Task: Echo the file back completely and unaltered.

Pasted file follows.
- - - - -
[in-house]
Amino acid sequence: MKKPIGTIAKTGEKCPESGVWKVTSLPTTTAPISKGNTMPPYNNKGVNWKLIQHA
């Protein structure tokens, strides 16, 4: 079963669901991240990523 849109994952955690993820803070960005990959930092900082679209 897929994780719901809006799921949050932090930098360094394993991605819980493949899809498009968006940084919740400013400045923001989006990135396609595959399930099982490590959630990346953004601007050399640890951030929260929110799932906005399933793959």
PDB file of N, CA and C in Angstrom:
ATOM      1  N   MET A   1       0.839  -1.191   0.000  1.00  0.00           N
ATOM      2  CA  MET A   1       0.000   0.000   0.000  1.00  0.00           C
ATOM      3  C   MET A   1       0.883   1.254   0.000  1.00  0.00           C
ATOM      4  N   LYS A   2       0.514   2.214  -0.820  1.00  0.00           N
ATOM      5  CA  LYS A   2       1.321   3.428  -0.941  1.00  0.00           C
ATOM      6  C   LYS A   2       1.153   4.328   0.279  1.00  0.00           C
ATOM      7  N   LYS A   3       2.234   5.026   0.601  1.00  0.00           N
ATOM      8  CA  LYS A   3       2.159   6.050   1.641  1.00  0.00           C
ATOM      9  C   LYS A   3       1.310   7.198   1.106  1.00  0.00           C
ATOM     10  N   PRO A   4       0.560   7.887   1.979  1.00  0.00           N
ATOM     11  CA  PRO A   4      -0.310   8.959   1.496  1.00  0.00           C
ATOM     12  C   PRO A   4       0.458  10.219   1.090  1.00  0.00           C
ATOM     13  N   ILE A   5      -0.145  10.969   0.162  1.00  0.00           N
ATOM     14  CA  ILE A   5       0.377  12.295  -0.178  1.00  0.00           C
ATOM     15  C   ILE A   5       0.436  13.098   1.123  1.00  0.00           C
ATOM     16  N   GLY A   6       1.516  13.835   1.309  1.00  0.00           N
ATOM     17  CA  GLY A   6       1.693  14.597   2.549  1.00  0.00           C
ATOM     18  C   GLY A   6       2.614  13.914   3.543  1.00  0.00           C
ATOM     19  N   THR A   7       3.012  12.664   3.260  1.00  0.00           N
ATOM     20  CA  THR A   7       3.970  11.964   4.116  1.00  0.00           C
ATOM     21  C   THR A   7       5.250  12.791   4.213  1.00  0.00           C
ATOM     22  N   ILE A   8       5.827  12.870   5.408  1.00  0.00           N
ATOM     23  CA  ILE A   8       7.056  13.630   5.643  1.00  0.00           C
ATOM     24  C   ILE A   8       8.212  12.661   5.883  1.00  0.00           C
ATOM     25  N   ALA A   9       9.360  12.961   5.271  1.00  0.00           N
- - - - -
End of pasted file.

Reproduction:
[in-house]
Amino acid sequence: MKKPIGTIAKTGEKCPESGVWKVTSLPTTTAPISKGNTMPPYNNKGVNWKLIQHA
């Protein structure tokens, strides 16, 4: 079963669901991240990523 849109994952955690993820803070960005990959930092900082679209 897929994780719901809006799921949050932090930098360094394993991605819980493949899809498009968006940084919740400013400045923001989006990135396609595959399930099982490590959630990346953004601007050399640890951030929260929110799932906005399933793959």
PDB file of N, CA and C in Angstrom:
ATOM      1  N   MET A   1       0.839  -1.191   0.000  1.00  0.00           N
ATOM      2  CA  MET A   1       0.000   0.000   0.000  1.00  0.00           C
ATOM      3  C   MET A   1       0.883   1.254   0.000  1.00  0.00           C
ATOM      4  N   LYS A   2       0.514   2.214  -0.820  1.00  0.00           N
ATOM      5  CA  LYS A   2       1.321   3.428  -0.941  1.00  0.00           C
ATOM      6  C   LYS A   2       1.153   4.328   0.279  1.00  0.00           C
ATOM      7  N   LYS A   3       2.234   5.026   0.601  1.00  0.00           N
ATOM      8  CA  LYS A   3       2.159   6.050   1.641  1.00  0.00           C
ATOM      9  C   LYS A   3       1.310   7.198   1.106  1.00  0.00           C
ATOM     10  N   PRO A   4       0.560   7.887   1.979  1.00  0.00           N
ATOM     11  CA  PRO A   4      -0.310   8.959   1.496  1.00  0.00           C
ATOM     12  C   PRO A   4       0.458  10.219   1.090  1.00  0.00           C
ATOM     13  N   ILE A   5      -0.145  10.969   0.162  1.00  0.00           N
ATOM     14  CA  ILE A   5       0.377  12.295  -0.178  1.00  0.00           C
ATOM     15  C   ILE A   5       0.436  13.098   1.123  1.00  0.00           C
ATOM     16  N   GLY A   6       1.516  13.835   1.309  1.00  0.00           N
ATOM     17  CA  GLY A   6       1.693  14.597   2.549  1.00  0.00           C
ATOM     18  C   GLY A   6       2.614  13.914   3.543  1.00  0.00           C
ATOM     19  N   THR A   7       3.012  12.664   3.260  1.00  0.00           N
ATOM     20  CA  THR A   7       3.970  11.964   4.116  1.00  0.00           C
ATOM     21  C   THR A   7       5.250  12.791   4.213  1.00  0.00           C
ATOM     22  N   ILE A   8       5.827  12.870   5.408  1.00  0.00           N
ATOM     23  CA  ILE A   8       7.056  13.630   5.643  1.00  0.00           C
ATOM     24  C   ILE A   8       8.212  12.661   5.883  1.00  0.00           C
ATOM     25  N   ALA A   9       9.360  12.961   5.271  1.00  0.00           N